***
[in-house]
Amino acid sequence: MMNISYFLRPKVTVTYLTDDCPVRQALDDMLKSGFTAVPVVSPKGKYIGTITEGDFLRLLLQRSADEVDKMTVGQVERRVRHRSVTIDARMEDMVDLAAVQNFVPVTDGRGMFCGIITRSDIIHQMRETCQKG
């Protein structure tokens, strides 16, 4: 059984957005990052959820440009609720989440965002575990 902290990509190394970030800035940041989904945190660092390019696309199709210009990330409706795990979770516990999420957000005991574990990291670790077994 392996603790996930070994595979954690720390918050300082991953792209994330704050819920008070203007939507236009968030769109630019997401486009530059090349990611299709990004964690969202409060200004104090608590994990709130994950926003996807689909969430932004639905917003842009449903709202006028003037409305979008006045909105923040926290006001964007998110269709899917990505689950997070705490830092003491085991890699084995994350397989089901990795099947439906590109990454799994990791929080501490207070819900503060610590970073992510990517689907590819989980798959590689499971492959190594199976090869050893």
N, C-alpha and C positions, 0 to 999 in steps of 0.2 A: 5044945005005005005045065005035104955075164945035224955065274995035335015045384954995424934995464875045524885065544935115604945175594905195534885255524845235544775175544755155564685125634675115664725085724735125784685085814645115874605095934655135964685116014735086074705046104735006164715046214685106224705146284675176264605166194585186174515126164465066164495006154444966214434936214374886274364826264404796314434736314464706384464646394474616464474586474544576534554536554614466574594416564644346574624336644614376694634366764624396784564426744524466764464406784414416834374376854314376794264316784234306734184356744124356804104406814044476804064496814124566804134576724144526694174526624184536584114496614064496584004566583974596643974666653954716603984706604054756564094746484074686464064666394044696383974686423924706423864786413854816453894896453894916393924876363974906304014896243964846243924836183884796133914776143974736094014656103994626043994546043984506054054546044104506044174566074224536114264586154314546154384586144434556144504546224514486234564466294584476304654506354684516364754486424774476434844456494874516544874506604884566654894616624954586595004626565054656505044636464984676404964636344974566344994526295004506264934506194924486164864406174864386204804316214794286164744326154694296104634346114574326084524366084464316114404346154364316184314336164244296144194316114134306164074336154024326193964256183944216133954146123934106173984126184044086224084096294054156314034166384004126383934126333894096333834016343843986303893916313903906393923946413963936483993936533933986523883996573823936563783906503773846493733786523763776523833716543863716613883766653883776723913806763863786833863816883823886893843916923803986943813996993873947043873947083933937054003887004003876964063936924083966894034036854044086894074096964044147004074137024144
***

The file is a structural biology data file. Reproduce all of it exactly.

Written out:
[in-house]
Amino acid sequence: MMNISYFLRPKVTVTYLTDDCPVRQALDDMLKSGFTAVPVVSPKGKYIGTITEGDFLRLLLQRSADEVDKMTVGQVERRVRHRSVTIDARMEDMVDLAAVQNFVPVTDGRGMFCGIITRSDIIHQMRETCQKG
């Protein structure tokens, strides 16, 4: 059984957005990052959820440009609720989440965002575990 902290990509190394970030800035940041989904945190660092390019696309199709210009990330409706795990979770516990999420957000005991574990990291670790077994 392996603790996930070994595979954690720390918050300082991953792209994330704050819920008070203007939507236009968030769109630019997401486009530059090349990611299709990004964690969202409060200004104090608590994990709130994950926003996807689909969430932004639905917003842009449903709202006028003037409305979008006045909105923040926290006001964007998110269709899917990505689950997070705490830092003491085991890699084995994350397989089901990795099947439906590109990454799994990791929080501490207070819900503060610590970073992510990517689907590819989980798959590689499971492959190594199976090869050893």
N, C-alpha and C positions, 0 to 999 in steps of 0.2 A: 5044945005005005005045065005035104955075164945035224955065274995035335015045384954995424934995464875045524885065544935115604945175594905195534885255524845235544775175544755155564685125634675115664725085724735125784685085814645115874605095934655135964685116014735086074705046104735006164715046214685106224705146284675176264605166194585186174515126164465066164495006154444966214434936214374886274364826264404796314434736314464706384464646394474616464474586474544576534554536554614466574594416564644346574624336644614376694634366764624396784564426744524466764464406784414416834374376854314376794264316784234306734184356744124356804104406814044476804064496814124566804134576724144526694174526624184536584114496614064496584004566583974596643974666653954716603984706604054756564094746484074686464064666394044696383974686423924706423864786413854816453894896453894916393924876363974906304014896243964846243924836183884796133914776143974736094014656103994626043994546043984506054054546044104506044174566074224536114264586154314546154384586144434556144504546224514486234564466294584476304654506354684516364754486424774476434844456494874516544874506604884566654894616624954586595004626565054656505044636464984676404964636344974566344994526295004506264934506194924486164864406174864386204804316214794286164744326154694296104634346114574326084524366084464316114404346154364316184314336164244296144194316114134306164074336154024326193964256183944216133954146123934106173984126184044086224084096294054156314034166384004126383934126333894096333834016343843986303893916313903906393923946413963936483993936533933986523883996573823936563783906503773846493733786523763776523833716543863716613883766653883776723913806763863786833863816883823886893843916923803986943813996993873947043873947083933937054003887004003876964063936924083966894034036854044086894074096964044147004074137024144